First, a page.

The 8 Best Student Trumpets

Updated December 28, 2017 by Brett Dvoretz

8 Best Student Trumpets
Best High-End
Best Mid-Range
Best Inexpensive
If you have a budding Miles Davis or Alison Balsom in the family, he or she will greatly appreciate the gift of one of these student trumpets. They are priced appropriately to ensure that they won't break the bank if your junior musician gets tired of the instrument, and many are sized specifically to work well with smaller hands. When users buy our independently chosen editorial picks, we may earn commissions to support our work. Skip to the best student trumpet on Amazon.

8. Conductor Model 200 Bb

The Conductor Model 200 Bb is a full-sized instrument that just happens to be a good choice for the musician on a student's budget thanks to its low price tag. It's made of lacquered brass, and has a 1-year warranty against defects.
  • 5-inch flared bell
  • silver-plated mouthpiece
  • inferior valves often stick
Brand Conductor
Model pending
Weight 3 pounds
Rating 3.8 / 5.0

7. Glory Brass Bb

If you want to make more than just an audible statement with your playing, you can select from any of the 11 brightly painted colors of the Glory Brass Bb. The instrument is made of solid brass and thoroughly tested before shipment.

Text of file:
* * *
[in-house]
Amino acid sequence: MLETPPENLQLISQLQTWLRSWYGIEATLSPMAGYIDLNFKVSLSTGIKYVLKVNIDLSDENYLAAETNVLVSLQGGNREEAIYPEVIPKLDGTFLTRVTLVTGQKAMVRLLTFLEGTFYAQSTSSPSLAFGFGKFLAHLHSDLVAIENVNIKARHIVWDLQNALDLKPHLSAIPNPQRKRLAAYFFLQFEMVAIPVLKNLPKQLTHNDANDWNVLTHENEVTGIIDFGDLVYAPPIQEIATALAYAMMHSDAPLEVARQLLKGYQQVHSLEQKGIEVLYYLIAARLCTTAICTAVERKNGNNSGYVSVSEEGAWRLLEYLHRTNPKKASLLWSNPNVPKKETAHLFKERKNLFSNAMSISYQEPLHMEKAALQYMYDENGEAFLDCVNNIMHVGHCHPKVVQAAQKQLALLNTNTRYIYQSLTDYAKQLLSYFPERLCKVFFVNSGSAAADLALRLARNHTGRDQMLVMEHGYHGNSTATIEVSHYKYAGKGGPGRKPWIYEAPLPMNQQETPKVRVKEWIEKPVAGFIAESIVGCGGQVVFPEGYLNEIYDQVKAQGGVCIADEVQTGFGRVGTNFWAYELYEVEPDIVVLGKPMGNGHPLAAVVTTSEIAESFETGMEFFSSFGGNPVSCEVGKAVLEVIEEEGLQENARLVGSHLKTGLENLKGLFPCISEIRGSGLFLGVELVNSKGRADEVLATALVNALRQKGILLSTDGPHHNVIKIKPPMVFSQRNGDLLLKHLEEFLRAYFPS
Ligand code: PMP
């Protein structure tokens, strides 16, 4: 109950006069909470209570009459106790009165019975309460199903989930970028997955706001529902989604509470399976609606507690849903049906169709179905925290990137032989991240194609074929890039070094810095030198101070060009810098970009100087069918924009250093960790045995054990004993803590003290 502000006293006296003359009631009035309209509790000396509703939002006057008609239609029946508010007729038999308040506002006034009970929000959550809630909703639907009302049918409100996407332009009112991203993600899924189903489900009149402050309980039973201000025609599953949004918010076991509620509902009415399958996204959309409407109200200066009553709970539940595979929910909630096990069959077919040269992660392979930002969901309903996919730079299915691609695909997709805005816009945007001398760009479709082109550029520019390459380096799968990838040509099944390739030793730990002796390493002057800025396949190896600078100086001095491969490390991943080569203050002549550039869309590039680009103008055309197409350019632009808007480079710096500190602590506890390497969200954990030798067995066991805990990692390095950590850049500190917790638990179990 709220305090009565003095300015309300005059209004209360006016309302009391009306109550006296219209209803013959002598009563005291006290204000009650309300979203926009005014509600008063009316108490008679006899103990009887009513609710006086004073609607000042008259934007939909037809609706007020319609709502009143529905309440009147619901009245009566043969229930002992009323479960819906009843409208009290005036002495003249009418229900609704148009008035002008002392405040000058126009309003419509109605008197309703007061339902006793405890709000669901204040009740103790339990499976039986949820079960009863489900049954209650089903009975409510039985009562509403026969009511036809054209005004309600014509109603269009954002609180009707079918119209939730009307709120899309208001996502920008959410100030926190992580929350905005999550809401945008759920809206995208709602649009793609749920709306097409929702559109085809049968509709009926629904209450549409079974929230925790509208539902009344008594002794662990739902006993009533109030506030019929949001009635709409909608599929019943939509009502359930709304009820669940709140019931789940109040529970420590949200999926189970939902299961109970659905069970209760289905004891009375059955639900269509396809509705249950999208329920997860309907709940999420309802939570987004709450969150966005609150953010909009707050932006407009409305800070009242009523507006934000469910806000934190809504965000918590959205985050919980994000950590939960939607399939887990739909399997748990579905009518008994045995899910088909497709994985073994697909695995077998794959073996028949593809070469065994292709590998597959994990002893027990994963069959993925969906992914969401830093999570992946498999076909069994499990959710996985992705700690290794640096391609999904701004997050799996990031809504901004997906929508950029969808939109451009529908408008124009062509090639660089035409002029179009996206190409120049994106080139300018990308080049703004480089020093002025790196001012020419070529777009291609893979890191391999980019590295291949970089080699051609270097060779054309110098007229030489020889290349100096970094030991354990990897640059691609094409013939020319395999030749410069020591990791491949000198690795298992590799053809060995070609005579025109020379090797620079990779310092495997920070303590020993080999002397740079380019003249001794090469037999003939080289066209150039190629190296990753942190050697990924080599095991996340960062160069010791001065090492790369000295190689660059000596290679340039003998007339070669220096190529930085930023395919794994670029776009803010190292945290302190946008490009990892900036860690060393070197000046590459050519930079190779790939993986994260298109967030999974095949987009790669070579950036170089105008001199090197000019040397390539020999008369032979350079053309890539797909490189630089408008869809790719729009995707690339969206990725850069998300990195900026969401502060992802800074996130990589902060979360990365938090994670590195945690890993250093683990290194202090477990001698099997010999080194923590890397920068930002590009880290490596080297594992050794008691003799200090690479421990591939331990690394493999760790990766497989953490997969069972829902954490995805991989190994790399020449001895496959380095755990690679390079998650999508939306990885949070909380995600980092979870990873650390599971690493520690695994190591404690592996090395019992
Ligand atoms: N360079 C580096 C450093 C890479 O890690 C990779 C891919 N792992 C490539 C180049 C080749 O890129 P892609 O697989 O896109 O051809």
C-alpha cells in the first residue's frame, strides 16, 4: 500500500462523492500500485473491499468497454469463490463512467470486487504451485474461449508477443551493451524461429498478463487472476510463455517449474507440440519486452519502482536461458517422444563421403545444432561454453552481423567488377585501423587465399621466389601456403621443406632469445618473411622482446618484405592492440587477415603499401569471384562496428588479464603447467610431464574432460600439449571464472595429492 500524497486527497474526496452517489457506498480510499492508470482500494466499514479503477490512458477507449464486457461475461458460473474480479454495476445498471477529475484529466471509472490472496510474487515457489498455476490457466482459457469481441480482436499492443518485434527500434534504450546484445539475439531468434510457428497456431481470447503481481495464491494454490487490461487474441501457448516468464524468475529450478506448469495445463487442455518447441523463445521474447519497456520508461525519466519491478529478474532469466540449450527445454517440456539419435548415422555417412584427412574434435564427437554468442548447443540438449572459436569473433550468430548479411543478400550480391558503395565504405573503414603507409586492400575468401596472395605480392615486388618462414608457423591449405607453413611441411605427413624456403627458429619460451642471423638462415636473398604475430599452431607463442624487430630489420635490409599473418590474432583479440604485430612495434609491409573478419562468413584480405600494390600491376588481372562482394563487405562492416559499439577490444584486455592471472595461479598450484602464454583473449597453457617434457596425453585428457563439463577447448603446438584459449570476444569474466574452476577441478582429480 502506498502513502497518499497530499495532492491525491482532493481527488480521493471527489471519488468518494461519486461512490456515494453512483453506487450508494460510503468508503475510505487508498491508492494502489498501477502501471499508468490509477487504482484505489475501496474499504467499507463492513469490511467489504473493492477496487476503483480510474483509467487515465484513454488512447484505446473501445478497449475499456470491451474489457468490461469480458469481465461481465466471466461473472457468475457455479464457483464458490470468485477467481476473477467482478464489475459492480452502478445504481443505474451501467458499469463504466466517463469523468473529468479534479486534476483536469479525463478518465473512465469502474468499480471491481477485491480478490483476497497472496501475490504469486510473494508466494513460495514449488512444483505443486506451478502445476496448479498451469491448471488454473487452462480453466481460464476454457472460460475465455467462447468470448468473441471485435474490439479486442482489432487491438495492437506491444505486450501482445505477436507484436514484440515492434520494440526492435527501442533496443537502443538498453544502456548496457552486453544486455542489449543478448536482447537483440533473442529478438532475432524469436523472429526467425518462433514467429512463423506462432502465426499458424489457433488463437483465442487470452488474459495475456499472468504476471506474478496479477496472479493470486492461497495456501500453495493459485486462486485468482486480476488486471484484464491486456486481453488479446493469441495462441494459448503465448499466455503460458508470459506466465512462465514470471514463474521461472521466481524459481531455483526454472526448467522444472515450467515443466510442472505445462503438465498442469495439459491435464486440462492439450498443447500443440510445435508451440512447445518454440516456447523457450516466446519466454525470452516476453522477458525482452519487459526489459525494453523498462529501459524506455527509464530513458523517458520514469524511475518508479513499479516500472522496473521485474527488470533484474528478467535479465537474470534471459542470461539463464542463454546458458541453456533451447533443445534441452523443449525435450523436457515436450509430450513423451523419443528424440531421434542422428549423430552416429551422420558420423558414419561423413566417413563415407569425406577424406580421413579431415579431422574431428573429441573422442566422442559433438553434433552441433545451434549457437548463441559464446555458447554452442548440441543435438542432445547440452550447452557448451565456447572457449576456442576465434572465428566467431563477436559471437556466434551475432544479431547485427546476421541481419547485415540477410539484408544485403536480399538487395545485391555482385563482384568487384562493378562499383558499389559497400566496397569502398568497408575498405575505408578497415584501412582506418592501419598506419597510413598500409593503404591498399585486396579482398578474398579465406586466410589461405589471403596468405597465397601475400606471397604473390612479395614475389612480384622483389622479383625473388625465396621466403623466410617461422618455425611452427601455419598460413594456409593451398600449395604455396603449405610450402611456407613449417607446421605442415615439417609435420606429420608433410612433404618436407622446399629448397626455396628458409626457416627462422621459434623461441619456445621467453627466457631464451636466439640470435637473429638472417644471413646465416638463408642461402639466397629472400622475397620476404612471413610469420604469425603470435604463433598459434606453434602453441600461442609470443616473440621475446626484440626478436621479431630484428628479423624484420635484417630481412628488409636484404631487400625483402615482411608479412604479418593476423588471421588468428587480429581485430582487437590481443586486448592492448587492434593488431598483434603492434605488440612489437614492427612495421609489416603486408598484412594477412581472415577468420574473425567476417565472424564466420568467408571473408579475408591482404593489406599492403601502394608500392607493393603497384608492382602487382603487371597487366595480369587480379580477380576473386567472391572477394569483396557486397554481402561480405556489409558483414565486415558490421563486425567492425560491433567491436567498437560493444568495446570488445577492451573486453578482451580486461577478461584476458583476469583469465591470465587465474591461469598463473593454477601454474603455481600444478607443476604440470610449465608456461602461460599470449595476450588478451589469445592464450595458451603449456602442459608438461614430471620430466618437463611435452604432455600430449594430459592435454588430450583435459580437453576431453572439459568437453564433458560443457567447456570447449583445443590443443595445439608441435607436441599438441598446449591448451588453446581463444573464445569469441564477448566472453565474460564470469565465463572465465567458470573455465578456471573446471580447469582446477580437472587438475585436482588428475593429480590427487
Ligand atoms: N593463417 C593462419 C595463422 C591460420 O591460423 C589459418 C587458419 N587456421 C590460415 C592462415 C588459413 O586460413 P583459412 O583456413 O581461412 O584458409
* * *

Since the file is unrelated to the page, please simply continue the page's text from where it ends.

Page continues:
• silver plated 7c mouthpiece
  • valve oil included
  • doesn't produce the best tone
Model pending
Weight 6 pounds
Rating 4.7 / 5.0

6. Prelude TR711 Bb

The 4-3/4" two-piece yellow brass bell on the Prelude TR711 Bb produces a good, clear tone with enough volume to fit into any school musical ensemble. It's well-sized and easy to play, but it suffers from some durability issues.
  • vincent bach 7c mouthpiece
  • nickel silver valve pistons
  • included case is soft-sided
Brand Prelude
Model TR711
Weight 5.6 pounds
Rating 4.0 / 5.0

5. Mendini Cecilio MTT-L

The Mendini Cecilio MTT-L is a best-seller among student musicians for a few good reasons, one of which is its low price. It's also a decent instrument with smooth-action valves and comfortable buttons inlaid with faux mother of pearl.
  • phosphorus copper lead mouth pipe
  • polishing cloth and gloves included
  • backed by a 1-year warranty
Brand Mendini by Cecilio
Model MTT-L
Weight 6 pounds
Rating 5.0 / 5.0

4. Jean Paul USA TR-330 Standard

The Jean Paul USA TR-330 Standard costs a bit more than many parents or school music programs will want to spend, but it's a well-made instrument that will last for years of use with proper care. It has an elegant gold lacquer finish.
  • case with an accessory pocket
  • excellent sound projection